5.


Enforcement

5.1. Enforcement in debt

The concerned parties must comply with legally effective judgments or written orders in civil cases. If a party refuses to do so, the other party may apply to the people’s court for execution, or the judge may refer the matter to an execution officer for enforcement. All fees arising from the enforcement will be borne by the debtor, and the applicant does not have to pay such fees.

5.2. Enforcement in movable property and immovable property

If the debtor subjected to execution fails to fulfil the obligations according to the execution notice and the obligations specified in the legal documents, the people’s court will be empowered to make enquiries to the banks, credit co-operatives, or other units that deal with saving to the accounts of the debtor, and will be empowered to freeze or transfer deposits.

If the debtor subjected to execution fails to fulfil the obligations specified in the legal documents, the people’s court will be empowered to seal, freeze, sell by public auction, or sell off part of the property of the debtor for the fulfilment of their obligations.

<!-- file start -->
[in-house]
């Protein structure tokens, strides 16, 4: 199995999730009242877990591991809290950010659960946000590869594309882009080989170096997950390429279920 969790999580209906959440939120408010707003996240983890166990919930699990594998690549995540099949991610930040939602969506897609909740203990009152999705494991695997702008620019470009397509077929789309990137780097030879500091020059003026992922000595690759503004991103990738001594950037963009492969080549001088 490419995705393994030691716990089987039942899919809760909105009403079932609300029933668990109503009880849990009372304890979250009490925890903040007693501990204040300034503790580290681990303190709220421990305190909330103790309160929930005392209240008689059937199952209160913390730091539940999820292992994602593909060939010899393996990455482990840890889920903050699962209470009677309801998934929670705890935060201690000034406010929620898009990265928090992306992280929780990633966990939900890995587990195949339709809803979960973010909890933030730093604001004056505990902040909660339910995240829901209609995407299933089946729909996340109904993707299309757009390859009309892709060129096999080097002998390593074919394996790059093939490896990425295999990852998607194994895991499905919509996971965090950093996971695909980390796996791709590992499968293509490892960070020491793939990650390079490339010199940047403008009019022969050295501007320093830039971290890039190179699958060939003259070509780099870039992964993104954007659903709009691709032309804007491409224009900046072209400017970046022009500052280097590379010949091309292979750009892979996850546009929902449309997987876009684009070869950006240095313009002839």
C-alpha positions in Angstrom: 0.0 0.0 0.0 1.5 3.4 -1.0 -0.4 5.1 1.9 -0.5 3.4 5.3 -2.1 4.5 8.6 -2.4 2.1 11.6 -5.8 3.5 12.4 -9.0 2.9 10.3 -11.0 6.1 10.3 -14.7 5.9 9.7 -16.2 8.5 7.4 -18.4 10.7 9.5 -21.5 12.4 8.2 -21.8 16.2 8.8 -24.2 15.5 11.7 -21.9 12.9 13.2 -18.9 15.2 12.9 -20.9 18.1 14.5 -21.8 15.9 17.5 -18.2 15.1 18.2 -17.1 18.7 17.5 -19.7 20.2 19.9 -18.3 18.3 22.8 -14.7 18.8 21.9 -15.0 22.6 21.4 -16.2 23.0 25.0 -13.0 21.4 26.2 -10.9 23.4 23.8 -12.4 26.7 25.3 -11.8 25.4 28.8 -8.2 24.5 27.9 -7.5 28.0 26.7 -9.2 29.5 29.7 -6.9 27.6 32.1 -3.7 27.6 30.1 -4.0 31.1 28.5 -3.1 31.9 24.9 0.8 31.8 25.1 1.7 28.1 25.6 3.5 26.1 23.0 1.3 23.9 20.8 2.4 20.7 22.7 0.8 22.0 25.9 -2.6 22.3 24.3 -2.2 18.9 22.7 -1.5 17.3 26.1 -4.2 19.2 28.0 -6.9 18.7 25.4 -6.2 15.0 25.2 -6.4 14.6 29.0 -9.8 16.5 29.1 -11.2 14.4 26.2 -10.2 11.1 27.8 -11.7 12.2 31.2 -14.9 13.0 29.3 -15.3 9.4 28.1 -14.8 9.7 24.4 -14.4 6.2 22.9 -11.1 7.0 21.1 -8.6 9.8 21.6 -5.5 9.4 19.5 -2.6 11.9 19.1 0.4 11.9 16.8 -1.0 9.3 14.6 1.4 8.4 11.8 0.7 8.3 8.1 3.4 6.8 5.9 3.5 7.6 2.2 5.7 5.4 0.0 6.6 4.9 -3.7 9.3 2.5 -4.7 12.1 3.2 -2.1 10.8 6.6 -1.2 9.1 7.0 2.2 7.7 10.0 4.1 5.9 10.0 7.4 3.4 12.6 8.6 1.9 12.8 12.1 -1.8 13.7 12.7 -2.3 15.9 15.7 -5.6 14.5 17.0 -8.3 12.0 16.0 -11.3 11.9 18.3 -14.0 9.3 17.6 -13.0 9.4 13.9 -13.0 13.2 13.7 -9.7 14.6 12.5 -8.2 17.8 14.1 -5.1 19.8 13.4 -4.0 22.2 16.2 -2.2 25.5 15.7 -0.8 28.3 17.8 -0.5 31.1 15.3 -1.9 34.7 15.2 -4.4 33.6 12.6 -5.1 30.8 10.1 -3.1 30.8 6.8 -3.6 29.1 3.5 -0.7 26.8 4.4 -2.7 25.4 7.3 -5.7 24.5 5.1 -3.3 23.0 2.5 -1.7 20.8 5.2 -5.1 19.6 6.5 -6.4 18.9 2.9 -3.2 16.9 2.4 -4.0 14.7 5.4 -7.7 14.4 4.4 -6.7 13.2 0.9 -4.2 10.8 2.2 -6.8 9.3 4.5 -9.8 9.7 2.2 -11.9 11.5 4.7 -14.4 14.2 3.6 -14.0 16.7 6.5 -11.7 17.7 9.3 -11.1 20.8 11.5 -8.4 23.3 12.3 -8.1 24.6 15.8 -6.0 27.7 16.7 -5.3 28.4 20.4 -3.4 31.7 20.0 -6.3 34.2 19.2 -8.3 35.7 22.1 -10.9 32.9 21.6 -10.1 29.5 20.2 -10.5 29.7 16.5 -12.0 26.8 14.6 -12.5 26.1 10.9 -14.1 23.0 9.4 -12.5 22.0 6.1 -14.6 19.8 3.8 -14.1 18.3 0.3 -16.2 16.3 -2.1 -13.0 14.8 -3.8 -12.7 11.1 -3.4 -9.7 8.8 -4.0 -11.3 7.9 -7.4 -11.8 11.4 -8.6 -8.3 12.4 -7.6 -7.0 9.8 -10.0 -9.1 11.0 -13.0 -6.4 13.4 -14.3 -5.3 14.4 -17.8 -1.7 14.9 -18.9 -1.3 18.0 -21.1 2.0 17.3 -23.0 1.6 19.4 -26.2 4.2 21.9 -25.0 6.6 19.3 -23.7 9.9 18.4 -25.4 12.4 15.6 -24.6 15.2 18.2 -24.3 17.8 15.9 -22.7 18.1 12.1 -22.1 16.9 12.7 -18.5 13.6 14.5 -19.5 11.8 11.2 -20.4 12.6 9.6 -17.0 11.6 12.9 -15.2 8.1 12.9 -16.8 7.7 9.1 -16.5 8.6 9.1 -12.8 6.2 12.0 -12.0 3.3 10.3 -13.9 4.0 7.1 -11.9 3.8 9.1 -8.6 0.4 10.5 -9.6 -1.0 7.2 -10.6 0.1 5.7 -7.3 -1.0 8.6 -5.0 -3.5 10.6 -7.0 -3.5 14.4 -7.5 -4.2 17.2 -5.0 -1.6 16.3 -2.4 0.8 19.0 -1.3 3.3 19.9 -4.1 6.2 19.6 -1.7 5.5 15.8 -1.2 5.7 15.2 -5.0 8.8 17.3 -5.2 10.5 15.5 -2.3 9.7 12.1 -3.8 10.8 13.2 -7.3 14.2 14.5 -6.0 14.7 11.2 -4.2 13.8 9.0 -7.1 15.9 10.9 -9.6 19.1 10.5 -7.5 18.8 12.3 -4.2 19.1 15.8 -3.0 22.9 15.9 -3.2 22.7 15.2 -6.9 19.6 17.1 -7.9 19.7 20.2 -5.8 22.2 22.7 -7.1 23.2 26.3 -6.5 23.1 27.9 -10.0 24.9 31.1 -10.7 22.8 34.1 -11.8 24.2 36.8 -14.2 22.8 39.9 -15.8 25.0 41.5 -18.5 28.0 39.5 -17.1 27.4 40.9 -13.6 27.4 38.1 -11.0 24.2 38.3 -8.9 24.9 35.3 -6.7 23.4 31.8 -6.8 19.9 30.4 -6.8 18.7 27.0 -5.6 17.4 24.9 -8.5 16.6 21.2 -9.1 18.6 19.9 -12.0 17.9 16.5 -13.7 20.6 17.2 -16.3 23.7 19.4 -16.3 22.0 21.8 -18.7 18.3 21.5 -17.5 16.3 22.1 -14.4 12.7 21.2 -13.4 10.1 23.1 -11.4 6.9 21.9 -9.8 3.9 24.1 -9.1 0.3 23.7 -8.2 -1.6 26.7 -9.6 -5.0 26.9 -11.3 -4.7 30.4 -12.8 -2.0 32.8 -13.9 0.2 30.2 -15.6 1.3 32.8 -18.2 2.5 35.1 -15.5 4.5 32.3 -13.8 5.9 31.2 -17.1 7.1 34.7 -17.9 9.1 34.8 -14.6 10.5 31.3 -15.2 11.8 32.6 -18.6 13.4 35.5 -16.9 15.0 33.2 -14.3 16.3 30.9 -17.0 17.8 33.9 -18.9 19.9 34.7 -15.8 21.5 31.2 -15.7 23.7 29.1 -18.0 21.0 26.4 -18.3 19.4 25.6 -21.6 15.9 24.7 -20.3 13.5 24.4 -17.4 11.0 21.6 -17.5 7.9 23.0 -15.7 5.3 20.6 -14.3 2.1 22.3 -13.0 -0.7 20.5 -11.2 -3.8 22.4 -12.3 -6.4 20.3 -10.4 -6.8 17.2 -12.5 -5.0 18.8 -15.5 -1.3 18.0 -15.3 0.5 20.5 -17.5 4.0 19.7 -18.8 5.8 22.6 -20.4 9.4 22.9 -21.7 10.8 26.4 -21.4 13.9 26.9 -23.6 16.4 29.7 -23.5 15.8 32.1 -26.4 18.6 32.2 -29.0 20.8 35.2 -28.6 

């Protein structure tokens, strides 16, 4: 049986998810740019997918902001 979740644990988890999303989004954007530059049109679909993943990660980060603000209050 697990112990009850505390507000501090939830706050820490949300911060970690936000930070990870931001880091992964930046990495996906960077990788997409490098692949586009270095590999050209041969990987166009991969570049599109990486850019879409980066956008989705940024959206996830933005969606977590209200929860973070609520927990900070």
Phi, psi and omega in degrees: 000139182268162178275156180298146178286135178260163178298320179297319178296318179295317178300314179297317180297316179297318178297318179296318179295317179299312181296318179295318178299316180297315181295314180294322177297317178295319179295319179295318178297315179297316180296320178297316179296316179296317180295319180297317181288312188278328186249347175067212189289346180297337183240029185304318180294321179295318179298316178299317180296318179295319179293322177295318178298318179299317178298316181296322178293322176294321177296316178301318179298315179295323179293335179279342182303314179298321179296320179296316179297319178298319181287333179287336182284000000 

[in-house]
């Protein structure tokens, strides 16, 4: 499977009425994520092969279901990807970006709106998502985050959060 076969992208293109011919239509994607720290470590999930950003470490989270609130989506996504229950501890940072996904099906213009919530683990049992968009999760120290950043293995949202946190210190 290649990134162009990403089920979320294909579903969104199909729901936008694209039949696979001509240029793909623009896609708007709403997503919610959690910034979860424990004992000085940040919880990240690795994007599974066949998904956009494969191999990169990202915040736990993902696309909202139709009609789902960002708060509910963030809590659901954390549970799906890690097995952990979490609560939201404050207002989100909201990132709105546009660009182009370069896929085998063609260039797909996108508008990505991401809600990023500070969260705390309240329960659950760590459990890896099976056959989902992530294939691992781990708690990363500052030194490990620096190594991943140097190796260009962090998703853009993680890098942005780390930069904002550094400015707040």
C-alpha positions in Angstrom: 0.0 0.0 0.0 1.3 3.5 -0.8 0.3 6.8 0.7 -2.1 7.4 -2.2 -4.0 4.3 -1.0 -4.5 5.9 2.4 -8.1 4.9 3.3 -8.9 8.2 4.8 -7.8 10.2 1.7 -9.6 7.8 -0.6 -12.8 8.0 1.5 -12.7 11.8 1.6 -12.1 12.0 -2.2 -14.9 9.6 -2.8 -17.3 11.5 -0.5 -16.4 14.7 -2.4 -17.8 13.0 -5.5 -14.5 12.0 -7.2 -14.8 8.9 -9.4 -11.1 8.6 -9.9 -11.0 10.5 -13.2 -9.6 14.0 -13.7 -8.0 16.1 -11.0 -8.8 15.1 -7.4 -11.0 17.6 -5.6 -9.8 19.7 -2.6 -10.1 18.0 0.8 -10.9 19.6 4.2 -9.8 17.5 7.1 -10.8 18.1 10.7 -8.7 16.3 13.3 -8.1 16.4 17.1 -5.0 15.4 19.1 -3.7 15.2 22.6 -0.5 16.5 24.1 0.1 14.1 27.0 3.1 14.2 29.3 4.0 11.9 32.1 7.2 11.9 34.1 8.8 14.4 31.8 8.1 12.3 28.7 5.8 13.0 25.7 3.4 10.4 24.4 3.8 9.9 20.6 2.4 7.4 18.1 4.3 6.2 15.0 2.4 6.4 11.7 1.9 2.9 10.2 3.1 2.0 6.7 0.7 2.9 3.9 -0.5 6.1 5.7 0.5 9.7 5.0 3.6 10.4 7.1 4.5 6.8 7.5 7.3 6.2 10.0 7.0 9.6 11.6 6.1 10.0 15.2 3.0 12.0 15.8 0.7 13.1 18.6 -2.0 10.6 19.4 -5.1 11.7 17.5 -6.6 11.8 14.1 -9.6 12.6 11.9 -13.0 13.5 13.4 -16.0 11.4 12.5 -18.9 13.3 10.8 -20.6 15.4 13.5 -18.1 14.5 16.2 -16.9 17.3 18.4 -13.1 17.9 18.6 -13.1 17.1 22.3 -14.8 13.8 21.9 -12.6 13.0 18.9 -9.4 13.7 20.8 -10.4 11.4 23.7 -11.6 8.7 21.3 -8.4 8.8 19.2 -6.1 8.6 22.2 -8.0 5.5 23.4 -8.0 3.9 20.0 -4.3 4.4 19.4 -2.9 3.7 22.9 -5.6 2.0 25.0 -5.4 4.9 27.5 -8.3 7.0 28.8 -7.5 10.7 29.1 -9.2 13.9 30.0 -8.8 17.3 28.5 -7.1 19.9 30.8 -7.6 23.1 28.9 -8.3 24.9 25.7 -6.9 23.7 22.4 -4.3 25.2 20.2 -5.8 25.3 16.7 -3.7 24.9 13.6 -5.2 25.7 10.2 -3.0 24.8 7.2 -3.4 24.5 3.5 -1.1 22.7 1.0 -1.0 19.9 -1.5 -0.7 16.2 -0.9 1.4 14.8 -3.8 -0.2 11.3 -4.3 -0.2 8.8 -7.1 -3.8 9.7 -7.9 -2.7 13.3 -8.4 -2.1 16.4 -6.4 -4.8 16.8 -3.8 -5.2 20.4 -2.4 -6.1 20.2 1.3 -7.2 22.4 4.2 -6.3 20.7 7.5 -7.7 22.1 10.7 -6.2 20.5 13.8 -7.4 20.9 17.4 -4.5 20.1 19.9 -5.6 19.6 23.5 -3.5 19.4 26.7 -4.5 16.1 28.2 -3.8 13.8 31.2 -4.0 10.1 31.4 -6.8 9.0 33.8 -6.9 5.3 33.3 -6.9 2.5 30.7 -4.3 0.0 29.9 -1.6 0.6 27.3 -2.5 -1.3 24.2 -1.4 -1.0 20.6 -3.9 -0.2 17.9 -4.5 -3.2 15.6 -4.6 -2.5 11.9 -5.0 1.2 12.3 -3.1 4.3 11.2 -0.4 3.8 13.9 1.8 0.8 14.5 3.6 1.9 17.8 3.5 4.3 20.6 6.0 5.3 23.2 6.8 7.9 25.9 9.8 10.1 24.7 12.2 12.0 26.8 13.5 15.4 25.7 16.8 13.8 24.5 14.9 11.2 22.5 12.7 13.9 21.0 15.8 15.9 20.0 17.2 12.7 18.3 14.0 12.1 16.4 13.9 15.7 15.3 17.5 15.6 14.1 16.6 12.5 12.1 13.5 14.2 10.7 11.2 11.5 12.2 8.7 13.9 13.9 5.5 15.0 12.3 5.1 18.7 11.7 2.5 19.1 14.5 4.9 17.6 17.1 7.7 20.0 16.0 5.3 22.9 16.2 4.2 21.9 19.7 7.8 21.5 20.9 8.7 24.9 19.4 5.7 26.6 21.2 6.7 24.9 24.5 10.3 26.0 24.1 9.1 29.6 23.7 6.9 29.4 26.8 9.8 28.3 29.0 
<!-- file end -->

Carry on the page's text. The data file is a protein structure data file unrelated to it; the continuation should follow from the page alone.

5.3. Costs

Any party filing a civil lawsuit will pay court costs according to the rules. In most cases, litigation fees are borne by the losing party.

5.4. Expected time frame

The time frame for enforcement is usually less than six months, but it can be extended when necessary after being approved by the president of the court.


(End of chapter 5 - Enforcement)

Opt in to our latest publications*
and get the Debt Collections Handbook - Global for free

*We will only use your data in accordance with our Privacy Statement. You can unsubscribe at any time.